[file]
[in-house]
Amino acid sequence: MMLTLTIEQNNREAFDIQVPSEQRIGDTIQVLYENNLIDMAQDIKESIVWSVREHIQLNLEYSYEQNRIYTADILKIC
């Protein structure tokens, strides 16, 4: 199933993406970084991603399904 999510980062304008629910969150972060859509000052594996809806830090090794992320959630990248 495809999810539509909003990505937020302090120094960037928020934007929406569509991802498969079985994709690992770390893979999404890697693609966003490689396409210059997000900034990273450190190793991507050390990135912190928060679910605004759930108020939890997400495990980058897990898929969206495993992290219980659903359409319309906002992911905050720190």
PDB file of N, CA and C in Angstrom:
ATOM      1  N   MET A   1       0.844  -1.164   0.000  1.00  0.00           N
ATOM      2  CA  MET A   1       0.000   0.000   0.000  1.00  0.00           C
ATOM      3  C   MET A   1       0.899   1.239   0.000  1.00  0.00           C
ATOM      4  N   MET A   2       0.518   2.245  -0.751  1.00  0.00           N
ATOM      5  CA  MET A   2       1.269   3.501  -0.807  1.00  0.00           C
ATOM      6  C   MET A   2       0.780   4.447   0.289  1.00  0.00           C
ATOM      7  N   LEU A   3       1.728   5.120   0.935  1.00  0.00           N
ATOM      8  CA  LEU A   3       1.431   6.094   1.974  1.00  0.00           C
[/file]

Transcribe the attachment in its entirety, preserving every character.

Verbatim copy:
[in-house]
Amino acid sequence: MMLTLTIEQNNREAFDIQVPSEQRIGDTIQVLYENNLIDMAQDIKESIVWSVREHIQLNLEYSYEQNRIYTADILKIC
């Protein structure tokens, strides 16, 4: 199933993406970084991603399904 999510980062304008629910969150972060859509000052594996809806830090090794992320959630990248 495809999810539509909003990505937020302090120094960037928020934007929406569509991802498969079985994709690992770390893979999404890697693609966003490689396409210059997000900034990273450190190793991507050390990135912190928060679910605004759930108020939890997400495990980058897990898929969206495993992290219980659903359409319309906002992911905050720190």
PDB file of N, CA and C in Angstrom:
ATOM      1  N   MET A   1       0.844  -1.164   0.000  1.00  0.00           N
ATOM      2  CA  MET A   1       0.000   0.000   0.000  1.00  0.00           C
ATOM      3  C   MET A   1       0.899   1.239   0.000  1.00  0.00           C
ATOM      4  N   MET A   2       0.518   2.245  -0.751  1.00  0.00           N
ATOM      5  CA  MET A   2       1.269   3.501  -0.807  1.00  0.00           C
ATOM      6  C   MET A   2       0.780   4.447   0.289  1.00  0.00           C
ATOM      7  N   LEU A   3       1.728   5.120   0.935  1.00  0.00           N
ATOM      8  CA  LEU A   3       1.431   6.094   1.974  1.00  0.00           C